The likelihood of expanded Illinois gaming and the arrival of a land-based Cincinnati casino this year has neighboring Indiana pondering the problems associated with staying ahead of whoever may be gaining on them.
Lawmakers there seem to appreciate what the gaming business has generated and are disturbed at the prospect of losing business to casinos on either side of their state.
The first reaction of some analysts and lawmakers has been to consider legislation that would allow casinos to move on to land. But the industry does not exactly speak with one voice on this issue, particularly companies that have spent vast sums improving their dockside barges, companies such as Penn National’s Lawrenceburg casino and the Hammond Horseshoe near the Illinois border.
Penn CEO Peter Carlino has addressed the pressure created by competition in some of the regional markets where Penn operates. He is short on specifics but says, “There’s a lot of concern about cannibalization. We’d love to operate in an environment where we are the only player, but that’s not the reality. This is all baked into our thinking. There’s good news and bad news.”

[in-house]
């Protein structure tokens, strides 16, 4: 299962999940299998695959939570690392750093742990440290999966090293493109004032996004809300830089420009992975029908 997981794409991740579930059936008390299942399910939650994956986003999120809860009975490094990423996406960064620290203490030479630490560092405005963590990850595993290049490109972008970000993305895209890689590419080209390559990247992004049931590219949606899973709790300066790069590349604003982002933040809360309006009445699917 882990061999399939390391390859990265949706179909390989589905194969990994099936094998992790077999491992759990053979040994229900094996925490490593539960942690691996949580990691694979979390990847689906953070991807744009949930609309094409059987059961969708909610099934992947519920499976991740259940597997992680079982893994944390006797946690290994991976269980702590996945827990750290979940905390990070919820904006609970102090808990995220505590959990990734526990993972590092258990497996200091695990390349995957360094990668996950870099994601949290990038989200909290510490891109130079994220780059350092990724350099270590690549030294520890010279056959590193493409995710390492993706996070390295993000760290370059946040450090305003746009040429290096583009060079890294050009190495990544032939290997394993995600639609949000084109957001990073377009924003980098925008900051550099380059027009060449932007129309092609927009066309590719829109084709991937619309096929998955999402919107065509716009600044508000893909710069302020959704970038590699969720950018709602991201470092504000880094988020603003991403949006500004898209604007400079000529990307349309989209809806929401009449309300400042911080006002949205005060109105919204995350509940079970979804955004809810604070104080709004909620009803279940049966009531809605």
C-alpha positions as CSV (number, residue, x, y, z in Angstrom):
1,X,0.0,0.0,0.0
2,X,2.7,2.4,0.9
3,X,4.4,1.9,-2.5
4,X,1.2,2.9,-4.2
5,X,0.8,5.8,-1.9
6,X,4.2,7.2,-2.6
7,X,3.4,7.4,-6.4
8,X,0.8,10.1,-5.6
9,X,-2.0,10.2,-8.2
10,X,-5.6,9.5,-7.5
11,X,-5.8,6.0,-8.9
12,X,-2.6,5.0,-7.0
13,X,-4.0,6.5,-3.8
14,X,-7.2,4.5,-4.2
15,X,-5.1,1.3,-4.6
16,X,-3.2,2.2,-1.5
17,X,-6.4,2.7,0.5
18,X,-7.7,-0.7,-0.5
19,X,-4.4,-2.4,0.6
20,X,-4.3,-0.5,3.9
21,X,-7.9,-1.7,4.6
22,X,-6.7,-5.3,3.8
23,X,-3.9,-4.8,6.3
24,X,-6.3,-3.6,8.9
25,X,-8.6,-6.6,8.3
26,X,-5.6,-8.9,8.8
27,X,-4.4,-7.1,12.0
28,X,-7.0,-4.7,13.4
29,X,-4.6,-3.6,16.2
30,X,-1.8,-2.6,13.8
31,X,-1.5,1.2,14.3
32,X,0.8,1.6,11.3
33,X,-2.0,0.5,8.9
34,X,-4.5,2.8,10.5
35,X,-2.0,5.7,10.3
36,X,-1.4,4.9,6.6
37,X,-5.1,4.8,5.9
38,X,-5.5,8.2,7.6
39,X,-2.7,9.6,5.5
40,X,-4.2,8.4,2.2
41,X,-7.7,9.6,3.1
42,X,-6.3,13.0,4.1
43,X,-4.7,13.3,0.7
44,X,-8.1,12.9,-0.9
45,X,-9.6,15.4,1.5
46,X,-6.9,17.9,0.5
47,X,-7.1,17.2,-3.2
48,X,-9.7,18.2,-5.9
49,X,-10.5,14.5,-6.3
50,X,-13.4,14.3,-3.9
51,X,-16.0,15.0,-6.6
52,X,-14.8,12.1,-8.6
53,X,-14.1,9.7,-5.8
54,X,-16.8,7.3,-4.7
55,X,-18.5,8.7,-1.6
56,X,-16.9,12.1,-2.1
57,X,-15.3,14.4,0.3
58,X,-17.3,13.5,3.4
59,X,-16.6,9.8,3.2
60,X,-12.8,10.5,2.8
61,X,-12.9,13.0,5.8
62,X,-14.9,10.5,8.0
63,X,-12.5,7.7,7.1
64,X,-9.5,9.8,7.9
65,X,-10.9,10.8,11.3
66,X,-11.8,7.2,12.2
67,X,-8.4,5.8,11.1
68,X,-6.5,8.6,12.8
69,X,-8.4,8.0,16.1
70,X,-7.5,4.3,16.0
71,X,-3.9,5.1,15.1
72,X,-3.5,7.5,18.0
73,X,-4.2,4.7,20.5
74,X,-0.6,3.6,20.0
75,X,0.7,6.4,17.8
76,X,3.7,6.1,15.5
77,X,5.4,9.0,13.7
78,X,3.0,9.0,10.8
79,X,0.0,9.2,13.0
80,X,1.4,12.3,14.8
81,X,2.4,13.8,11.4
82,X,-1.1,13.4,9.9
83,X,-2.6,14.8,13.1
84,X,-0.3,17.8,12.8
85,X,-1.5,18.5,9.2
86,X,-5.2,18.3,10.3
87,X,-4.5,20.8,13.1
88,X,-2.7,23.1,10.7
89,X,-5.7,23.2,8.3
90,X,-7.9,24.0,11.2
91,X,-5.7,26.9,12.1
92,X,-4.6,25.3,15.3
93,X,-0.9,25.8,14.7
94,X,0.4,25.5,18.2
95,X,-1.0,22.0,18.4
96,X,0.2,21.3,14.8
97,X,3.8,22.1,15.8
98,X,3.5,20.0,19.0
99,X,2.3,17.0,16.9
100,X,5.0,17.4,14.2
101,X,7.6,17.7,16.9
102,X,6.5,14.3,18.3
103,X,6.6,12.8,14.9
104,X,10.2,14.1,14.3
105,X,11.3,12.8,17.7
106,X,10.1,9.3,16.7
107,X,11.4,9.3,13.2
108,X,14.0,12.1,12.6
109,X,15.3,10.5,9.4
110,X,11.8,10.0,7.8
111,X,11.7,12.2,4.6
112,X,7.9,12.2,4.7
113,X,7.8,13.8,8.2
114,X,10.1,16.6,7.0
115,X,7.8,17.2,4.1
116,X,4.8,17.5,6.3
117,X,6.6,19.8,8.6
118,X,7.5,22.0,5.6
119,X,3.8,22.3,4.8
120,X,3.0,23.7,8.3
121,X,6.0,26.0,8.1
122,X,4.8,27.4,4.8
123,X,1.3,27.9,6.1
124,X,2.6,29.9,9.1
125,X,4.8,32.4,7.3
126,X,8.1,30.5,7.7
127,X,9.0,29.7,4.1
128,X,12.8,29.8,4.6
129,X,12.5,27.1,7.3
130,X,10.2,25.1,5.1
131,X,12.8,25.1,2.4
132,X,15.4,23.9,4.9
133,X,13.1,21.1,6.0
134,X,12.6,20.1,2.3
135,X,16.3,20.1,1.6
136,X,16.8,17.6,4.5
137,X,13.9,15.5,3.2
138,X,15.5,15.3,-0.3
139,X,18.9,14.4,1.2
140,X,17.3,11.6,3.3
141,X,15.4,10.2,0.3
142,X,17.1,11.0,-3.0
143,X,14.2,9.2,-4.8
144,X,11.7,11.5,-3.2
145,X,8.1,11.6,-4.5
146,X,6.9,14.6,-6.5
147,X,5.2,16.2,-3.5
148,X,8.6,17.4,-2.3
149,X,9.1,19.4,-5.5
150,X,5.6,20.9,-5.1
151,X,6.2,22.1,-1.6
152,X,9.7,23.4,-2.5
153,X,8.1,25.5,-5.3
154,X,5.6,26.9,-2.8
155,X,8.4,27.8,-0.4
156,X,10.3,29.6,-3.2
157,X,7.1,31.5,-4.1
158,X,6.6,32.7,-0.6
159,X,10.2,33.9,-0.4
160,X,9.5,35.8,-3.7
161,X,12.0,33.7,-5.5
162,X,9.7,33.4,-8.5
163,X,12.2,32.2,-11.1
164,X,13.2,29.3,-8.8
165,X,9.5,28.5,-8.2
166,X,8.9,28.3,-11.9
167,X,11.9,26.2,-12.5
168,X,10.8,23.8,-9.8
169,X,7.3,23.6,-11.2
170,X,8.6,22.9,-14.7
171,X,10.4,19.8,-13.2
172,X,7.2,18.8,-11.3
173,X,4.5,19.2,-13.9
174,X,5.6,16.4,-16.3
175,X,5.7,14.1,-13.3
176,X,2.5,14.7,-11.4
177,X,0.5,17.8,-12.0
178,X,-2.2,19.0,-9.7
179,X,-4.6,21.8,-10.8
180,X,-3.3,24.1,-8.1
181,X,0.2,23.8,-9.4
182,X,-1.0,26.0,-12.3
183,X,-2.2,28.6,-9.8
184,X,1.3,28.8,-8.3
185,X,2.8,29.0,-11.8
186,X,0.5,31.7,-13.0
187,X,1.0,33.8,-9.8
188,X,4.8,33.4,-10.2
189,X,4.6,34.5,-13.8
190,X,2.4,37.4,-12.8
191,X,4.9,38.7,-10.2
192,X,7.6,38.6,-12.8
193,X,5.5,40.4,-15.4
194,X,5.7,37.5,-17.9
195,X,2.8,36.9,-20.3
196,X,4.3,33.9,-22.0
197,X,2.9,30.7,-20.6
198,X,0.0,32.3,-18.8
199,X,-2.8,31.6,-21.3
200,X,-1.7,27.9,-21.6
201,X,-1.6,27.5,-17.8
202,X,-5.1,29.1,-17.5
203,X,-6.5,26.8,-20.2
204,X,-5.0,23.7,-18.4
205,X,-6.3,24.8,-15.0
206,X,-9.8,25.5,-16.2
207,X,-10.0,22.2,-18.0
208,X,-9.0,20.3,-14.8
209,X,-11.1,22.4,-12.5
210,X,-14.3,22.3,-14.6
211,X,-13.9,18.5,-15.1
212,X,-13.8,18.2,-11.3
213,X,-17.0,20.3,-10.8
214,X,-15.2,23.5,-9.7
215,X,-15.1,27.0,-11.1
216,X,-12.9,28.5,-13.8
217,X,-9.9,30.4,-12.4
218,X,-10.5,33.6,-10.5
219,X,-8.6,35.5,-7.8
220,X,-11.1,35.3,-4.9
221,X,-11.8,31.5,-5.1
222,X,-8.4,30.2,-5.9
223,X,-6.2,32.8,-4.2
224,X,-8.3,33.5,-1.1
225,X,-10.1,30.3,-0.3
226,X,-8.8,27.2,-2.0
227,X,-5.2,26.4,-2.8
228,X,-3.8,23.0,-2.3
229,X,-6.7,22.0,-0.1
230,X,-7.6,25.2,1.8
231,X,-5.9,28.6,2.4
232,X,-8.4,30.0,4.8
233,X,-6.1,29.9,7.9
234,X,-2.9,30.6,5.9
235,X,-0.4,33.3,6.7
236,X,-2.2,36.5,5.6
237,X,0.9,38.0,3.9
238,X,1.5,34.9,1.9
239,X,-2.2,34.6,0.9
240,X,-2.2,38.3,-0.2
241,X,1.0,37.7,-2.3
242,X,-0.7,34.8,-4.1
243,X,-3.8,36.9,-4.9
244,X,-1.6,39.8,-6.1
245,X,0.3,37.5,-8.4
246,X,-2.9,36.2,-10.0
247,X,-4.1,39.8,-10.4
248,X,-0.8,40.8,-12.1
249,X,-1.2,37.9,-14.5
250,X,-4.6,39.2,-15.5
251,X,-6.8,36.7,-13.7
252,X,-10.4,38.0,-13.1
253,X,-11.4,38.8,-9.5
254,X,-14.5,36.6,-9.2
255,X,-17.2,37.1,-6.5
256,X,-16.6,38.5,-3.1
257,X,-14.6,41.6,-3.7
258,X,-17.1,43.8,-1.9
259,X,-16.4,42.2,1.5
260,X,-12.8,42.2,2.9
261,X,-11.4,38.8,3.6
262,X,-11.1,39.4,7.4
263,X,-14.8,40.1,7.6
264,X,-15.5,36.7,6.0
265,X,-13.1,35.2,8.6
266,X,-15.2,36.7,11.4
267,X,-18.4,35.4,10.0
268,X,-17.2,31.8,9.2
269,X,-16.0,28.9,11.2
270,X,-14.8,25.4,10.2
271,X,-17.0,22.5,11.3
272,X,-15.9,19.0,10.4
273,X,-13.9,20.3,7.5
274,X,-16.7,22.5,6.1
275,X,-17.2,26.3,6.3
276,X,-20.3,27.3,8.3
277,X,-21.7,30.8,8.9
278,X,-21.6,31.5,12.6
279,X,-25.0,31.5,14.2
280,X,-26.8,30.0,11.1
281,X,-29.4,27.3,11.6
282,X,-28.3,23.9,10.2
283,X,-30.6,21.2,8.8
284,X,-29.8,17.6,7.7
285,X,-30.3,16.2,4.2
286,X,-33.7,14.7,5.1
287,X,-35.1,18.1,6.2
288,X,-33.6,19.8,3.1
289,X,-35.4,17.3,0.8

He acknowledged the cannibalization that has occurred in the Baton Rouge, La., market where Penn and a second operator face competition from Pinnacle’s recently opened resort.
“This is clearly a two-boat market,” he said. Penn will maintain its “disciplined approach” wherever it chooses to operate.
“A deal either pencils or it doesn’t pencil. If somebody else wants to do something stupid then let them. That’s sort of our view.”
His goal: To “run faster” than whatever company might be trying to catch Penn.
Phil Hevener has been writing about the Nevada gaming business for more than 30 years. He can be reached at [email protected].